The presence of atrial fibrillation increases the risk of stroke, although the short-lasting and asymptomatic nature of the condition means that if often goes undetected.
Atrial fibrillation (AF) is one of the most common and treatable causes of strokes and it has been estimated that between 10 and 20% of ischaemic strokes are due to undiagnosed AF. However, once detected and treated with anticoagulants, up to two-thirds of strokes can be prevented. Given the importance of both detection and effective management of AF, much interest has been focused on the need to screen patients for undiagnosed disease. Nevertheless, while secondary preventative screening, i.e., among those who have already had a stroke, can help identify AF, there is a lack of data to determine which factors increase the risk of AF and therefore the patient cohort who merit screening. Technological advances have enabled screening through the use of a wearable device that provides continuous ECG (cECG) monitoring. Using a cECG patch device, a multi-centred, Canadian and German team, the SCREEN-AF group, conducted a randomised clinical trial of AF screening among older, community-dwelling patients but without known AF, compared to standard care. For the purposes of the study, standard care comprised baseline pulse checks and heart auscultation by a physician and after 6 months. Included patients were older than 75 years, with a CHADS 2 score greater than 2, which indicates a moderate or high risk of stroke. The screening group received an ambulatory cECG patch monitor that was worn at all times for 2-weeks, at baseline and after 3 months in addition to standard care. As well as the use of a wearable, the screening group also received an automated home blood pressure monitor which included an AF screening algorithm which was designed to be use twice daily during the cECG monitoring period. The primary outcome for the study was detection of AF within six months of randomisation either via the cECG or through usual care.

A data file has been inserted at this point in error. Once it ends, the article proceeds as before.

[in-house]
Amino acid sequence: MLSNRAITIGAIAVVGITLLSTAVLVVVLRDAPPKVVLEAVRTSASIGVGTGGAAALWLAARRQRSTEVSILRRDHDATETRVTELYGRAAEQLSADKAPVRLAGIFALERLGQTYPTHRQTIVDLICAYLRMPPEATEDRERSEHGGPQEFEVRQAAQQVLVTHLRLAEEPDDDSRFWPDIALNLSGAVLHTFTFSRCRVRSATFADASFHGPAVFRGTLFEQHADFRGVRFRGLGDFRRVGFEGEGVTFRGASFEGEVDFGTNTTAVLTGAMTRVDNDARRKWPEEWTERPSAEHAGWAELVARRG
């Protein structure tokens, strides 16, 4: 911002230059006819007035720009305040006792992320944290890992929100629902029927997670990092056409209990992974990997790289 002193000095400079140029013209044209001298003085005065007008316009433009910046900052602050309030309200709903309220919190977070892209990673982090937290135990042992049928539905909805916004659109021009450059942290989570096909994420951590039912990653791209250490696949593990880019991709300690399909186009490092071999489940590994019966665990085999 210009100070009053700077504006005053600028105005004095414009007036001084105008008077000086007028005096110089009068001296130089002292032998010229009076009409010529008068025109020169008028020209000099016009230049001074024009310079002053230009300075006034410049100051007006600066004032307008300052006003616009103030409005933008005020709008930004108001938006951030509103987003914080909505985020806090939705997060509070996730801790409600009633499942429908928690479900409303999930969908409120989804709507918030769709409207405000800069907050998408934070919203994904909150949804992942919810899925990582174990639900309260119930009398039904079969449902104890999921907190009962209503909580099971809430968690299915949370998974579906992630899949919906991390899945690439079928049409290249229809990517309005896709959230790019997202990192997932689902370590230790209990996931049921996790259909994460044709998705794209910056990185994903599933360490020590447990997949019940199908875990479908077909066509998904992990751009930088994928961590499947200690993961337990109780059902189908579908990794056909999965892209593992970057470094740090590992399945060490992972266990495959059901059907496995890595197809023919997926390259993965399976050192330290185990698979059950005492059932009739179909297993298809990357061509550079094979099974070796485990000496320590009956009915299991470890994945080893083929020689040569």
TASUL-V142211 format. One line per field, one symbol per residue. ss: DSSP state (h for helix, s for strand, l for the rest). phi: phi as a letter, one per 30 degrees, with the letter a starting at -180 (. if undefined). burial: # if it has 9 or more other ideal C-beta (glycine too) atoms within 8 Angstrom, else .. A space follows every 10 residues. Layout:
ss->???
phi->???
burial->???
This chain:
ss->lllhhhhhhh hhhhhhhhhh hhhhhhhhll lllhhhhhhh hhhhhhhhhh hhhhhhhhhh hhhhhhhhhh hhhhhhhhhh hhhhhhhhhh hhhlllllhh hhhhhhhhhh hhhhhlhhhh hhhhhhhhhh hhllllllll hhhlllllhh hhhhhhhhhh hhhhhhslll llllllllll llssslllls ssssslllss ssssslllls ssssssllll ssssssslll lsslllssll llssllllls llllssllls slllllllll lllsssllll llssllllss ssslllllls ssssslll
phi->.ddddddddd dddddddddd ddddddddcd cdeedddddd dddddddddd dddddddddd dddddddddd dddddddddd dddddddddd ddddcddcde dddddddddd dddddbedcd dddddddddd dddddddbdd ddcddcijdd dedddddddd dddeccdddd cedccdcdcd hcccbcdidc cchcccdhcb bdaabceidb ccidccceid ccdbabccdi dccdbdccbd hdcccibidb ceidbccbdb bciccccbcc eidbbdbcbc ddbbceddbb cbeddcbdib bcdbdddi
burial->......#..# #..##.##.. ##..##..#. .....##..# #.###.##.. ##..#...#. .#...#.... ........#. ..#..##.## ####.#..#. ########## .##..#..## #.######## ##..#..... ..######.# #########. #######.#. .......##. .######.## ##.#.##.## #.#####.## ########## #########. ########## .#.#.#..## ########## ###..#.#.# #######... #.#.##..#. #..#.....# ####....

A total of 856 individuals were randomised to either screening (434) or standard care (422). Both groups were matched and the mean age of the screening group was 79.8 years (58.8% female). The primary outcome occurred in 5.3% of those assigned to screening compared to 0.5% of the receiving standard care (relative risk, RR = 11.2, 95% CI 2.7 – 47.1, p = 0.001), resulting in a number-needed to screen of 21. Furthermore, the majority (87%) of AF cases were detected using the cECG monitors. The median AF duration on cECG was 6.3 hours and anticoagulant therapy was subsequently prescribed to 75% of those with screen-detected AF. The monitors were well tolerated and only 5 patients experienced an adverse skin reaction. Concluding, the authors noted that the wearable device was an effective means for detection of AF in older patients.
Gladstone DJ et al. Screening for Atrial Fibrillation in the Older Population. A Randomized Clinical Trial. JAMA Cardiol 2021